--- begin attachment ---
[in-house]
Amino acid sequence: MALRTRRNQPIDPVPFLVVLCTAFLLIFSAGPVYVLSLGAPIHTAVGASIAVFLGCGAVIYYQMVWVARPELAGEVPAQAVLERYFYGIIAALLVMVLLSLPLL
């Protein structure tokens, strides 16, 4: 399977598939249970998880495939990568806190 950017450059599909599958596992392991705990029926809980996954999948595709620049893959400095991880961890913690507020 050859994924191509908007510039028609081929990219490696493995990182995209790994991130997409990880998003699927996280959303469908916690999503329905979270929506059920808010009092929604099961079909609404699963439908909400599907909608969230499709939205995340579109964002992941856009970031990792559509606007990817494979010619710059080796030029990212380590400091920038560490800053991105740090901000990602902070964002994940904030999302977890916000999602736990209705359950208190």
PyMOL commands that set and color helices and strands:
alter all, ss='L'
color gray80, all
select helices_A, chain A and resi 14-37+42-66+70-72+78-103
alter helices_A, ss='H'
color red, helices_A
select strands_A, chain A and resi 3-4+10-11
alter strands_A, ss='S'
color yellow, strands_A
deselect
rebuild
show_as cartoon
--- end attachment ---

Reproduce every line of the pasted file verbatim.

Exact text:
[in-house]
Amino acid sequence: MALRTRRNQPIDPVPFLVVLCTAFLLIFSAGPVYVLSLGAPIHTAVGASIAVFLGCGAVIYYQMVWVARPELAGEVPAQAVLERYFYGIIAALLVMVLLSLPLL
């Protein structure tokens, strides 16, 4: 399977598939249970998880495939990568806190 950017450059599909599958596992392991705990029926809980996954999948595709620049893959400095991880961890913690507020 050859994924191509908007510039028609081929990219490696493995990182995209790994991130997409990880998003699927996280959303469908916690999503329905979270929506059920808010009092929604099961079909609404699963439908909400599907909608969230499709939205995340579109964002992941856009970031990792559509606007990817494979010619710059080796030029990212380590400091920038560490800053991105740090901000990602902070964002994940904030999302977890916000999602736990209705359950208190």
PyMOL commands that set and color helices and strands:
alter all, ss='L'
color gray80, all
select helices_A, chain A and resi 14-37+42-66+70-72+78-103
alter helices_A, ss='H'
color red, helices_A
select strands_A, chain A and resi 3-4+10-11
alter strands_A, ss='S'
color yellow, strands_A
deselect
rebuild
show_as cartoon